Chayes has written in detail on transom.org, the website for radio producers, about her work preparing to start up Afghan Independent Radio. A year after its launch, she told Current, “The radio has been absolutely a remarkable success. According to a recent listener poll, 74 percent of the people interviewed listened to it, compared to 52 percent for BBC. I think it’s really the first local independent radio in Afghanistan ever.” Though she had the skills to start a radio station, she said, she was ironically the one who dragged her feet the most. “Partly because I knew what it took to get radio on the air. The non-radio professionals were gung-ho.” Although grants from the Carr Foundation and others provided the equipment, the two-floor building with two soundproof studios was built from scratch, as was much of the furniture, Chayes said. Chayes emphasized basic journalism in training the staff. “We would do an interview, cut it, and comment on it, working on everything from the angle of the microphone to the substance of the interview,” she said. “While there is assistance in starting up broadcast media [in developing countries], the assistance is almost entirely technical—using the computers, the digital audio, minidisc machines, but there is very little training in journalism. How do you approach a story; how are you objective in a real way?” said Chayes. “We did a lot of work on that.” The radio station is now being considered a model for others to emulate, and when she returns, Chayes will continue her mentor role with it. Though she will continue to write and speak about her work, Chayes said she doubts that she will ever return to daily journalism, “where you parachute into a place, you don’t speak the language and grab an interpreter who has his own agenda. It leaves you very open to being deceived. ... It doesn’t give you time to subject the material to the scrutiny it needs.” Understanding the country and its culture has required her to climb an enormous learning curve, she said. “One of the more pleasurable aspects of my life now is that I can take the time to come to a real understanding of something.” Click this link to read more.

  • Original Source: Current. "Without A Parachute" September 20, 2004.


2006

2006: Sarah Chayes writes: The night fairies

"Afghans, legendary for their tenacity in battle, have had their courage shattered by the gruesome bloodletting of recent decades. The odds were stacked so heavily against them, the weapons so mismatched, the perpetrators--Afghan and foreign alike--so insensitive to the strictures of honorable conflict, that courage became irrelevant. Afghans are now internally injured. They constitute an entire society suffering from post-traumatic stress disorder. And so, it does not take much to intimidate them. A scattering of menacing handbills, some judiciously executed murders--outrageous enough in the choice of victims or venues, such as the night watchman who was hanged on the grounds of the middle school he protected just east of Kandahar--suffice to scare ordinary Afghans. They no longer have the psychological resources to take risks. And so, the arduous task of rebuilding one of the most isolated, war-shattered, and strategic countries in the world is now complicated not just by the danger to those delivering the aid, but also because the beneficiaries are growing afraid to be seen receiving the help. " Morocco RPCV Sarah Chayes has made a home in Kandahar, Afghanistan, became fluent in Pashto, one of the main Afghan languages, and devoted her energies to rebuilding a country gutted by two decades of war Click this link to read more.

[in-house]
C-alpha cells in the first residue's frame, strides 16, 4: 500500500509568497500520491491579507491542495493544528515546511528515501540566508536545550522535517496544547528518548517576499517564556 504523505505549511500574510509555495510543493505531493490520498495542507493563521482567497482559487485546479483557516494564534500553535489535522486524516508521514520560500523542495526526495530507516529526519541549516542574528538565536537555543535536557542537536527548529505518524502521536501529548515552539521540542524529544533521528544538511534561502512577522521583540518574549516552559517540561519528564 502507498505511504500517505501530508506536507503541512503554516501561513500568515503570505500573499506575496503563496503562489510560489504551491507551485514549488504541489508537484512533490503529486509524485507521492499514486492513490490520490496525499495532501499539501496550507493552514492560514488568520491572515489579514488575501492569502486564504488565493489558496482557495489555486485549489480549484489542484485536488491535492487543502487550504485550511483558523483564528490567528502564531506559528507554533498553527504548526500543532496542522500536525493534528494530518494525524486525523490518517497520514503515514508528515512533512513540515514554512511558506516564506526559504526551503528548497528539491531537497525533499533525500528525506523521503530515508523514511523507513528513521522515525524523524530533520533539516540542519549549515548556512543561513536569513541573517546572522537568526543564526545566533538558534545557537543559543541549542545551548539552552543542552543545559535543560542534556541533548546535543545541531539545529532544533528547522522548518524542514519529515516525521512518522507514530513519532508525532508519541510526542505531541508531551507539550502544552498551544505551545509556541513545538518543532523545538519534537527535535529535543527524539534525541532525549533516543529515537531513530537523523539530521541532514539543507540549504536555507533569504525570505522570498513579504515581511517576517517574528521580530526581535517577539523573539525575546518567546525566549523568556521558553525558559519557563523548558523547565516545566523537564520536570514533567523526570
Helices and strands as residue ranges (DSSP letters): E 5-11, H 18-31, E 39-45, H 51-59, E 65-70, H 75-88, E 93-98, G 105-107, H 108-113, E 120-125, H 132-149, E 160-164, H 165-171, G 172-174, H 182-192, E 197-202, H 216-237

• Original Source: The Bulletin of the Atomic Scientists. "Afghanistan: The Night Fairies" March 1, 2006.


2006: Morocco RPCV Sarah Chayes finds her calling in Afghan hot spot

Morocco RPCV Sarah Chayes has made a home in Kandahar, Afghanistan, became fluent in Pashto, one of the main Afghan languages, and devoted her energies to rebuilding a country gutted by two decades of war Click this link to read more.

  • Original Source: Boston Globe. "American Activist Finds Her Calling In Afghan Hot Spot" May 9, 2006.


2006: RPCV Sarah Chayes believes the United States is paying for a mistake in Afghanistan now so widely acknowledged it has become a cliche: intervening militarily with "no concept" of how to "create a working society after the intervention"

Chayes's book, "The Punishment of Virtue: Inside Afghanistan After the Taliban," represents a paradox of which its author is fully aware. She has used her years of non-journalistic experience to offer an intimate insider's tour through a complex universe Americans need to understand -- one in which warlordism, corruption and renewed Taliban activity have combined to undermine the "civil society" she was trying to nurture. Hers is the kind of fleshed-out portrait that even the best on-the-run journalism rarely provides. Morocco RPCV Sarah Chayes has made a home in Kandahar, Afghanistan, became fluent in Pashto, one of the main Afghan languages, and devoted her energies to rebuilding a country gutted by two decades of war Click this link to read more.